magazine resources subscribe about advertising




 CD Home < Web Techniques < 2000 < August  

Considering the Color-Blind

By Chuck Newman

Sometimes my wife will give me instructions like, "Go into the second drawer of the bureau and get the pink skirt." She shows up wondering what's taking me so long, and of course I'm getting everything wrong. She says, "That's the dresser, you're counting from the bottom, that's a dress, and it's peach." We can't agree on a color, yet neither of us is color-blind. I can't imagine what it's like for people who are.

Recently, I was surprised to learn that about 8 percent of men and 0.5 percent of women have some form of color blindness. For some Web sites that could translate to 1 in 12 visitors. That's a larger proportion of visitors than some other groups I consider when designing Web sites. The ratio of visitors viewing the Web with only 256 colors or a 640x480 pixel screen is usually less than 5 percent these days. Now include cross-browser support, older browsers, style sheets, and JavaScript in the mix. If you consider those issues when you design Web sites, you should consider your color-blind visitors, as well.

Forms of Color Blindness

I remember the first time I found out someone I knew was color-blind. I began asking him the color of things in the room. He was not amused. Still, I would like to ask him what my site looks like to him. At first, I imagined that color-blind people would see my Web site as if it were on a black- and-white TV. But I know that's not the case.

Most color-blind people—99 percent of themhave trouble distinguishing between red and green. These people are said to have a "red-green color blindness." We perceive color because a light particle, or photon, triggers a cell in the eye, called a cone. The cone sends a signal to the brain that it has received a trigger. Each kind of cone is responsible for sensing a range of wavelength—scentering on red, green, or blue. Combinations of these cones fire at different intensities to produce the spectrum of colors in various degrees of brightness and saturation.

Sometimes, the instructions for the cones are genetically "wired" abnormally, causing the cones to react to a different range of light. When this happens, color blindness is the result.

There are two basic kinds of color deficiency: anomalous trichromasy and dichromasy, as well as several categories within those two forms. A dichromatic person tends to have a more severe shifting or weakness, where an anomalously trichromatic person could have a wide range of color blindness. The differences between various forms of color blindness can be subtle and hard to diagnose. "Having done a gazillion color-blind tests, I have been characterized as a red-green dichromat and an anomalous trichromat," says Samu Mielonen, a color-blind person who responded to a survey I conducted.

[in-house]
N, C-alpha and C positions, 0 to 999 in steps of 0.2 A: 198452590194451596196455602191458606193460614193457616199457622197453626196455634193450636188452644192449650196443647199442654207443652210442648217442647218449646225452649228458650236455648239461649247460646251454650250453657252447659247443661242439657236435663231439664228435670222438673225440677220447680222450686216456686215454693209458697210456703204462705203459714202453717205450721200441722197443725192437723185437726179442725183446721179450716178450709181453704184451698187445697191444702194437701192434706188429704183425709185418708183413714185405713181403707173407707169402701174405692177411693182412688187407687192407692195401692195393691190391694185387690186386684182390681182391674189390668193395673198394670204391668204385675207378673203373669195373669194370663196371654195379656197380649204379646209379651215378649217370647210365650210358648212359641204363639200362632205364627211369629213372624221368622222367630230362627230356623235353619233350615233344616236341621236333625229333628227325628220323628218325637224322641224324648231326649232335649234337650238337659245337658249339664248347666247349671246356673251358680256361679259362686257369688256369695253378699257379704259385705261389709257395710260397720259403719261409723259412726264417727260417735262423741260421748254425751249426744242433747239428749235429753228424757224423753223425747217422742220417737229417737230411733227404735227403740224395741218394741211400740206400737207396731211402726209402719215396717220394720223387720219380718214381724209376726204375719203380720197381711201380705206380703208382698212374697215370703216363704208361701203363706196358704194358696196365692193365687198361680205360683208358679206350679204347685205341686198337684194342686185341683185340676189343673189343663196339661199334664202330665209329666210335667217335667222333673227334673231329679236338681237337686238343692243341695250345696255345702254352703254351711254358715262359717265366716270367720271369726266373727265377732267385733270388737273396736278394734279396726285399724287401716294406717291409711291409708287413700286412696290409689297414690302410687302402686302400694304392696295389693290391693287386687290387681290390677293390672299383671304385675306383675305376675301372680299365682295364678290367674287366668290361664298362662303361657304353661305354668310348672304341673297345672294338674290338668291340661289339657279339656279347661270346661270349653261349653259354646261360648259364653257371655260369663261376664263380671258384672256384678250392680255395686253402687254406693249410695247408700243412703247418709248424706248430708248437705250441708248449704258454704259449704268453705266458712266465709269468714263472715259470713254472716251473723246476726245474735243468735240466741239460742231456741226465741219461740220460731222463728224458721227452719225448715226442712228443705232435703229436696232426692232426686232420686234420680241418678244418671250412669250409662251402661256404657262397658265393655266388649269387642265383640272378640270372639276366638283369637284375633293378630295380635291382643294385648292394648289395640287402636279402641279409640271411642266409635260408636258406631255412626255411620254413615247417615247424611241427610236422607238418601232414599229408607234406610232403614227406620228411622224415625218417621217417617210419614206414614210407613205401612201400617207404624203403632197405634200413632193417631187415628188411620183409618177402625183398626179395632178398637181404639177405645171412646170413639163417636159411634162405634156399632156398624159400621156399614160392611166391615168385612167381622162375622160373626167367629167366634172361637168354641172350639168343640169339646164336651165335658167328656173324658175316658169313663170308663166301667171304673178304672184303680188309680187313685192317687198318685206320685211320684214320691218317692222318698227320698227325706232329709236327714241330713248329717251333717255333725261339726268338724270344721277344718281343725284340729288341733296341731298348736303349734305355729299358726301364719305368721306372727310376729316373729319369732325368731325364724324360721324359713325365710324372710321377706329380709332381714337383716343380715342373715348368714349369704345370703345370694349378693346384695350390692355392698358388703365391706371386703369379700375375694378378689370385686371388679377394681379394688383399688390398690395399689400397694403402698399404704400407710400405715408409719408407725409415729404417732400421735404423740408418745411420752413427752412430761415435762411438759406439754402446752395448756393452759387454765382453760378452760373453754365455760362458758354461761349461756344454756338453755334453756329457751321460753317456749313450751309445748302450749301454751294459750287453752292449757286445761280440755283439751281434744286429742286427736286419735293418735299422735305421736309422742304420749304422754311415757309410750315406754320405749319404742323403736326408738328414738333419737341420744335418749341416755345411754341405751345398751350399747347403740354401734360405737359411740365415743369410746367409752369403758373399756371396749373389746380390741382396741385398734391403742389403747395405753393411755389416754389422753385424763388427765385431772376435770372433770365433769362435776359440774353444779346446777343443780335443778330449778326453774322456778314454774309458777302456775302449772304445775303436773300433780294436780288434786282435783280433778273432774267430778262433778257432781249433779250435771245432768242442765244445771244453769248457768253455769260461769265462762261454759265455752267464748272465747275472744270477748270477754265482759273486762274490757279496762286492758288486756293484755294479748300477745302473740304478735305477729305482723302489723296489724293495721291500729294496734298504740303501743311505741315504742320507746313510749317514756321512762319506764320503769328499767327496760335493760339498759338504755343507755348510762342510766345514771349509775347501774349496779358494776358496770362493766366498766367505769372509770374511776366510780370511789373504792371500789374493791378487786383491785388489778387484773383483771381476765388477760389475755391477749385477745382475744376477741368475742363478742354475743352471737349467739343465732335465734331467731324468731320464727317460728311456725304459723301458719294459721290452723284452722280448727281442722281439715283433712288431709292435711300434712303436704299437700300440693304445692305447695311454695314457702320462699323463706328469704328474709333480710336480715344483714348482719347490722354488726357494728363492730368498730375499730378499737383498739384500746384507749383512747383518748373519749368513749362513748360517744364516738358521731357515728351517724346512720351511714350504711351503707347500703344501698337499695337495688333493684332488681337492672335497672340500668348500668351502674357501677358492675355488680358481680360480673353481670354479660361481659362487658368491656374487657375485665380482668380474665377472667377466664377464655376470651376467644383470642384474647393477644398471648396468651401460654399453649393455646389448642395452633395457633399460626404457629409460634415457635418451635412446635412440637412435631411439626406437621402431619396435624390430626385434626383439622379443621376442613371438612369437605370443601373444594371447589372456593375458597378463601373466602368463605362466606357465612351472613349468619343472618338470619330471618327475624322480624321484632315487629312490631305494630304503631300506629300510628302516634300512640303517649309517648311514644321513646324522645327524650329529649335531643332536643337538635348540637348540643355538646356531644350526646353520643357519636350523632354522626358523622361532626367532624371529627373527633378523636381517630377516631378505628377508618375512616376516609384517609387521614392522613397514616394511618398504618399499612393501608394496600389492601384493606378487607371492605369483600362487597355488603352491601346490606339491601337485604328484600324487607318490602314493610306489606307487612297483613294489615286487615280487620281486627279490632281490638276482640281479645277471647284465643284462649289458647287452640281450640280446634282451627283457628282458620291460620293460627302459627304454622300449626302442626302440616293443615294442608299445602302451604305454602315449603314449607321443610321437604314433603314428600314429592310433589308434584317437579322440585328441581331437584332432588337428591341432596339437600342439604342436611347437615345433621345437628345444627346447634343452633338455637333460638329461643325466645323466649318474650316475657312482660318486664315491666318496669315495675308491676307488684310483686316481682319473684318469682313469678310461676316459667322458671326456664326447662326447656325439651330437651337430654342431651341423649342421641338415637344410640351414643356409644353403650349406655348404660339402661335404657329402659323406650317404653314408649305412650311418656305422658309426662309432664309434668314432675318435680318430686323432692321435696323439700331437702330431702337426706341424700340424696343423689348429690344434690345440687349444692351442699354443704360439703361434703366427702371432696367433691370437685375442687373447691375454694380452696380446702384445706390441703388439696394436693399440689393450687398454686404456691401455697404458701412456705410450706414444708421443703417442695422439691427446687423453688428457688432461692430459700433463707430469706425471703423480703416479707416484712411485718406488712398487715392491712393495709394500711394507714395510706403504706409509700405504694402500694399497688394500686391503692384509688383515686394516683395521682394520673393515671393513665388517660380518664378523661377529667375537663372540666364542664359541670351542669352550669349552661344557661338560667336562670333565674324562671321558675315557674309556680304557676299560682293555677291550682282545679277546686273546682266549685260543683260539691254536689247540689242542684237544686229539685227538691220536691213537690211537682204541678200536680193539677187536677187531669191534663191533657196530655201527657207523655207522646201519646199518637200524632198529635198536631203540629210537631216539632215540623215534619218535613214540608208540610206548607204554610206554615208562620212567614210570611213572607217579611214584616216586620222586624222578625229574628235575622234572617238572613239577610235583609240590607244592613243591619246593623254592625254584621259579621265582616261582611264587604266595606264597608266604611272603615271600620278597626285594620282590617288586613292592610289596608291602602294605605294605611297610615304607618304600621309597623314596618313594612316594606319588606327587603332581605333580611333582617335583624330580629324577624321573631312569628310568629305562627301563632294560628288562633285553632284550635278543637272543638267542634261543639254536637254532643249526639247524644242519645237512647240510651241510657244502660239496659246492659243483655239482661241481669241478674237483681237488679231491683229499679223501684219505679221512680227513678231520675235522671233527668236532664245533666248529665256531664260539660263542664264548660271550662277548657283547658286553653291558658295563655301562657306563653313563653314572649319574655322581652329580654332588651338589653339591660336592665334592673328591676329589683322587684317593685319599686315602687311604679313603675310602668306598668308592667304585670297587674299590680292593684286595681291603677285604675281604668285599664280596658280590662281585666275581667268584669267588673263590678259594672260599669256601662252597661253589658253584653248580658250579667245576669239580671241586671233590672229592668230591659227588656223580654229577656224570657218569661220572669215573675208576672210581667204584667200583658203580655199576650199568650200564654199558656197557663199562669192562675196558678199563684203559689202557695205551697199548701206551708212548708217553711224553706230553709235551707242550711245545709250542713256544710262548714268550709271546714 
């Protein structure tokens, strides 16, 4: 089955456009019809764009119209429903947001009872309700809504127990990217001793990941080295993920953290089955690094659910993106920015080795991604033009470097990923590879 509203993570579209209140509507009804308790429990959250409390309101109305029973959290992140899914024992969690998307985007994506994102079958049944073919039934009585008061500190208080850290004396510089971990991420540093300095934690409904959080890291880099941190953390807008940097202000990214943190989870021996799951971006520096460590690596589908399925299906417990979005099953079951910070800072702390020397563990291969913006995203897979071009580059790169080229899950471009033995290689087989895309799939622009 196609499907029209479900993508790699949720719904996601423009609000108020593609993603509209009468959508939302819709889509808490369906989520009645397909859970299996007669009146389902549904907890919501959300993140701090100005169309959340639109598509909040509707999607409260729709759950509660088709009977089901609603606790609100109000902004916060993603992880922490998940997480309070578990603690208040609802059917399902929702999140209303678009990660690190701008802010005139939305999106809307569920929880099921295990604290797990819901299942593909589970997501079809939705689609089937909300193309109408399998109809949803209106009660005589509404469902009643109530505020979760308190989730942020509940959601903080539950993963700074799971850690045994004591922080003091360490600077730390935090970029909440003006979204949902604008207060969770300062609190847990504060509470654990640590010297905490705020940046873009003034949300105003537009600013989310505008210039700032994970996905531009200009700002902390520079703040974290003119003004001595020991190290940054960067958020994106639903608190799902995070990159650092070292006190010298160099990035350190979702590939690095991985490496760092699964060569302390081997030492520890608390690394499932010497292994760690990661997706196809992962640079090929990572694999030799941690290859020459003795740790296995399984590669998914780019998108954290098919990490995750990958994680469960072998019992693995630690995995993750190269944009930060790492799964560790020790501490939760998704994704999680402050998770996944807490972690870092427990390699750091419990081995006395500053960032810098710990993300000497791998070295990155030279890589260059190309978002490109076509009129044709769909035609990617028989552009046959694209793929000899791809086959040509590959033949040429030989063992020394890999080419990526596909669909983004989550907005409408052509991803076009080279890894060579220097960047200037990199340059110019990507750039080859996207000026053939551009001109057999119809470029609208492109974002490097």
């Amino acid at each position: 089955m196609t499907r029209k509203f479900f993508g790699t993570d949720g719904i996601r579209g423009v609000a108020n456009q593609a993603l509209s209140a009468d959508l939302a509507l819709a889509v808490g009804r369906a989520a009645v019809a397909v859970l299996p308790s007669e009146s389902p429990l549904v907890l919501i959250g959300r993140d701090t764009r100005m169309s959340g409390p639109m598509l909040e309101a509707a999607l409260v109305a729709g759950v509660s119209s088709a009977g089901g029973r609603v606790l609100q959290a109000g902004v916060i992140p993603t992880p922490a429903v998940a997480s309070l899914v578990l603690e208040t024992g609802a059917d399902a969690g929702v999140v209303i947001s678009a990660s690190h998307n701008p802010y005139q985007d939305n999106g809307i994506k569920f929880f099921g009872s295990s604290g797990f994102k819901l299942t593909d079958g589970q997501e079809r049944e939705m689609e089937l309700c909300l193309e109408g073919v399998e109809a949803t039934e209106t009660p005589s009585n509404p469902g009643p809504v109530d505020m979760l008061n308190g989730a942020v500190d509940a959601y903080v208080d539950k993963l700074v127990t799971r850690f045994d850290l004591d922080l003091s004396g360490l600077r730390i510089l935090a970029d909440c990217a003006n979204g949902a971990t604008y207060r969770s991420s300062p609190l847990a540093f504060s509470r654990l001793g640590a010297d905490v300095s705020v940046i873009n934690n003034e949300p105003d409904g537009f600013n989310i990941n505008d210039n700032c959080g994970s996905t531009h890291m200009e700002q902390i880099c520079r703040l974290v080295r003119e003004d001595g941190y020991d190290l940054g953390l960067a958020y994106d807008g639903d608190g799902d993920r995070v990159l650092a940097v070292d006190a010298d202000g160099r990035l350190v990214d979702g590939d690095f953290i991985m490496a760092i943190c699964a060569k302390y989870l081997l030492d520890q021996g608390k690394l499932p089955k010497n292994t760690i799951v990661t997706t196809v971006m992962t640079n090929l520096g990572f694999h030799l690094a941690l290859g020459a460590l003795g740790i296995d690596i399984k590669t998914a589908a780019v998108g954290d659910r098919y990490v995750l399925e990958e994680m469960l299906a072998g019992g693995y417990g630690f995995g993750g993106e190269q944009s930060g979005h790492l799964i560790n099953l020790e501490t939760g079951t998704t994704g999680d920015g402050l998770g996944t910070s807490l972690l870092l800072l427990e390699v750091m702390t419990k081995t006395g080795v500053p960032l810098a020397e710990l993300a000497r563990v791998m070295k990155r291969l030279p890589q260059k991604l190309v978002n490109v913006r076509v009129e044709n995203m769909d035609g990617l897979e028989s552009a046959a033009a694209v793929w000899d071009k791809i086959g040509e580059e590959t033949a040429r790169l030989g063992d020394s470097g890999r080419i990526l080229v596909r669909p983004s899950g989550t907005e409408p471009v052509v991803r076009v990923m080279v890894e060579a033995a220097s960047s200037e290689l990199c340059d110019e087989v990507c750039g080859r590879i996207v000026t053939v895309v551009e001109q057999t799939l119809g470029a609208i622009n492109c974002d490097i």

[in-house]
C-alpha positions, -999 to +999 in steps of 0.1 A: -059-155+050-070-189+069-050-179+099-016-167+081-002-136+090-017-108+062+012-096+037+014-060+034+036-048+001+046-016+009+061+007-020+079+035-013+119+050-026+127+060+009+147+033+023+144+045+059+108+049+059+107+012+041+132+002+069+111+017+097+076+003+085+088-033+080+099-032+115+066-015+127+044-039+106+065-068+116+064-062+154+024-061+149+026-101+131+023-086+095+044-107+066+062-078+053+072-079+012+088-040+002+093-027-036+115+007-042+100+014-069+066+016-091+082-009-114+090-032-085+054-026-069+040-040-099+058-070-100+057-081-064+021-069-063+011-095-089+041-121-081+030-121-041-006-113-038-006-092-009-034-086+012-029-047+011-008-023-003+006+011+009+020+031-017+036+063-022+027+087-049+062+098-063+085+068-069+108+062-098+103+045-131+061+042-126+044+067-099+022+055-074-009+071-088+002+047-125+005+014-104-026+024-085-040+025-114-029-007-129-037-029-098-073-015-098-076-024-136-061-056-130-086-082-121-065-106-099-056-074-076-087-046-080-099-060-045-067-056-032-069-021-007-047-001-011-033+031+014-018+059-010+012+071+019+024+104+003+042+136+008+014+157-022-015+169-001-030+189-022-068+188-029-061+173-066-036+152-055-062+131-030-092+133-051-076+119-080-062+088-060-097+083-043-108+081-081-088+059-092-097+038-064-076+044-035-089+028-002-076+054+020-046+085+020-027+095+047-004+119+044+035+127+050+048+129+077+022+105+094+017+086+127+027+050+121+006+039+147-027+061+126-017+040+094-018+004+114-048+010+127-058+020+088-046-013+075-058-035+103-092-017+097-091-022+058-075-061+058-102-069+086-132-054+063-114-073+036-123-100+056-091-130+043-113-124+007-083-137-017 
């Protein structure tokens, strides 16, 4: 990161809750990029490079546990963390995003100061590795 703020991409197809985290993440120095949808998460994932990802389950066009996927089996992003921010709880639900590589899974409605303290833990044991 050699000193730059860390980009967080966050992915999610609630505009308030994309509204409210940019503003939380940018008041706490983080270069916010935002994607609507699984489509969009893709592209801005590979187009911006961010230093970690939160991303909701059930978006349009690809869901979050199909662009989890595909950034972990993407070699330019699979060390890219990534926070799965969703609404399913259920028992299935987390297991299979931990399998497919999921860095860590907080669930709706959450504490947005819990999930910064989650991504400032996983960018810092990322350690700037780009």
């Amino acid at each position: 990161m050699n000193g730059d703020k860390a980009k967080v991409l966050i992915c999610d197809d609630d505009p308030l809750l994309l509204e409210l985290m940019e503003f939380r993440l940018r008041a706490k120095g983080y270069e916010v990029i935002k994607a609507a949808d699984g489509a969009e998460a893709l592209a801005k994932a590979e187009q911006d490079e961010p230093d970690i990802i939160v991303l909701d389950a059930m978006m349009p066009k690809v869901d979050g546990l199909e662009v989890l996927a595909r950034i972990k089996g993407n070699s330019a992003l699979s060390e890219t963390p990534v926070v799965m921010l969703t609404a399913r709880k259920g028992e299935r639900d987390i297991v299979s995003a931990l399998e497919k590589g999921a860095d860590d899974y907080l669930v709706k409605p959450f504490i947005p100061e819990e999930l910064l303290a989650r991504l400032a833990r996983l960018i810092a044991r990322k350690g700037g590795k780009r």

An anomalously trichromatic person has either the red curve shifted toward the green range, or the green range shifted toward the red. These people are less sensitive to the color range that has shifted. An anomalously trichromatic person might see the green text as lime green, which would be quite hard to read. If the effect is subtle, an anomalously trichromatic person can see all the colors. It's just harder to tell them apart. "Many people think that because the eye is insensitive to a particular color range, that those cones are not functional, but they (actually) see a different range of colors," says Diane Wilson, a Web designer who is color-blind.

When a dichromatic person sees something green, both the red and green cones are activated, in addition to the shifting. Because red and green make yellow, green objects appear yellow. So if a site contains green text on a yellow background, both the text and the background appear yellow, making the text invisible. A dichromatic person with green cones shifted toward the red will also see the green as more yellow. I would have expected the yellowing to occur in the red range. This unpredictability makes simulating color blindness more difficult, and no doubt contributes to the difficulty in diagnosing the exact form of a person's color blindness.